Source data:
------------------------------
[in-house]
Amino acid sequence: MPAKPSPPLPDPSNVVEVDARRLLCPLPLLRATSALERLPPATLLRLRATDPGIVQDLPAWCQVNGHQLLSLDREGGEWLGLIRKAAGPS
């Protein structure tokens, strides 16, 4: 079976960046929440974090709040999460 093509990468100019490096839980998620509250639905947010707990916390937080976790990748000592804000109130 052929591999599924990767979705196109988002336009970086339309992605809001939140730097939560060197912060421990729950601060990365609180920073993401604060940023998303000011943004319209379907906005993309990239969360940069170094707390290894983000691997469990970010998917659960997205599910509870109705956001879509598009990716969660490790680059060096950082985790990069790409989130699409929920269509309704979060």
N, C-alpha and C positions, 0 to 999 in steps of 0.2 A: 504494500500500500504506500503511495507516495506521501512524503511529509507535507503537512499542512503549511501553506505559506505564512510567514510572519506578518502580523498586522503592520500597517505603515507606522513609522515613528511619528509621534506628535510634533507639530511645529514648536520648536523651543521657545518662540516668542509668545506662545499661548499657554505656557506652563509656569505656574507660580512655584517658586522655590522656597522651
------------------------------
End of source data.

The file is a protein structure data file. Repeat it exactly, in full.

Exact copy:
[in-house]
Amino acid sequence: MPAKPSPPLPDPSNVVEVDARRLLCPLPLLRATSALERLPPATLLRLRATDPGIVQDLPAWCQVNGHQLLSLDREGGEWLGLIRKAAGPS
């Protein structure tokens, strides 16, 4: 079976960046929440974090709040999460 093509990468100019490096839980998620509250639905947010707990916390937080976790990748000592804000109130 052929591999599924990767979705196109988002336009970086339309992605809001939140730097939560060197912060421990729950601060990365609180920073993401604060940023998303000011943004319209379907906005993309990239969360940069170094707390290894983000691997469990970010998917659960997205599910509870109705956001879509598009990716969660490790680059060096950082985790990069790409989130699409929920269509309704979060």
N, C-alpha and C positions, 0 to 999 in steps of 0.2 A: 504494500500500500504506500503511495507516495506521501512524503511529509507535507503537512499542512503549511501553506505559506505564512510567514510572519506578518502580523498586522503592520500597517505603515507606522513609522515613528511619528509621534506628535510634533507639530511645529514648536520648536523651543521657545518662540516668542509668545506662545499661548499657554505656557506652563509656569505656574507660580512655584517658586522655590522656597522651